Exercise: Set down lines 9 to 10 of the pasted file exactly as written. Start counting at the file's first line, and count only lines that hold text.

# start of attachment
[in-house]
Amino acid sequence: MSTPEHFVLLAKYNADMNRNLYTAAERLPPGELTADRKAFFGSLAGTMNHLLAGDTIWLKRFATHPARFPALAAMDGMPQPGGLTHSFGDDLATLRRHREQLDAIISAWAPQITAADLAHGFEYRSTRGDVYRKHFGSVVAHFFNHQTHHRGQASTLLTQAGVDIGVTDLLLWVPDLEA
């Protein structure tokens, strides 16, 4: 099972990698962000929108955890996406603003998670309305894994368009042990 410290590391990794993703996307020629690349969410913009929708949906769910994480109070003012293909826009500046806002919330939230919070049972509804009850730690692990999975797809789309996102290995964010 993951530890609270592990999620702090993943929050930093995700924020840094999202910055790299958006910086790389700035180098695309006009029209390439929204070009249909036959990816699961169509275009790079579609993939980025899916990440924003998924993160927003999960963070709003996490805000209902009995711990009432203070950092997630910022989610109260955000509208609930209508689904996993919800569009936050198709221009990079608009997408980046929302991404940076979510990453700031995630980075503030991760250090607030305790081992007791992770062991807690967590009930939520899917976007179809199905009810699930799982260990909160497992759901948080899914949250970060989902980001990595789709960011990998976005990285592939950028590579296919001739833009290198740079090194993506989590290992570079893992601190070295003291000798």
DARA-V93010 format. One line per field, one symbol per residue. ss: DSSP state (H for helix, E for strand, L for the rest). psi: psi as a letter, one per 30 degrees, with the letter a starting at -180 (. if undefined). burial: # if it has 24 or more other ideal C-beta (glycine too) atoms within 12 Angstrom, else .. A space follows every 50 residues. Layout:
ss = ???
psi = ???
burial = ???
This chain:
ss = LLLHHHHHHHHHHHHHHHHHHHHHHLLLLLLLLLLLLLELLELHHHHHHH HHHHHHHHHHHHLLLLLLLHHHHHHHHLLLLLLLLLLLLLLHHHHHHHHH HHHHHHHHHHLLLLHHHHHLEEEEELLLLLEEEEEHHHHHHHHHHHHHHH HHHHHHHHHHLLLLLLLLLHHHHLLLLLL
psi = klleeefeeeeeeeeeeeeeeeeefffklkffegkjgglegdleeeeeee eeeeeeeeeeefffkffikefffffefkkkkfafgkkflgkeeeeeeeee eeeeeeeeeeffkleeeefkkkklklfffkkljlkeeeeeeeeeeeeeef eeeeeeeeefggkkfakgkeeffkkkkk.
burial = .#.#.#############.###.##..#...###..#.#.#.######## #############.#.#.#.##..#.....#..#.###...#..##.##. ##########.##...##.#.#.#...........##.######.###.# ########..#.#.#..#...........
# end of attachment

ss = LLLHHHHHHHHHHHHHHHHHHHHHHLLLLLLLLLLLLLELLELHHHHHHH HHHHHHHHHHHHLLLLLLLHHHHHHHHLLLLLLLLLLLLLLHHHHHHHHH HHHHHHHHHHLLLLHHHHHLEEEEELLLLLEEEEEHHHHHHHHHHHHHHH HHHHHHHHHHLLLLLLLLLHHHHLLLLLL
psi = klleeefeeeeeeeeeeeeeeeeefffklkffegkjgglegdleeeeeee eeeeeeeeeeefffkffikefffffefkkkkfafgkkflgkeeeeeeeee eeeeeeeeeeffkleeeefkkkklklfffkkljlkeeeeeeeeeeeeeef eeeeeeeeefggkkfakgkeeffkkkkk.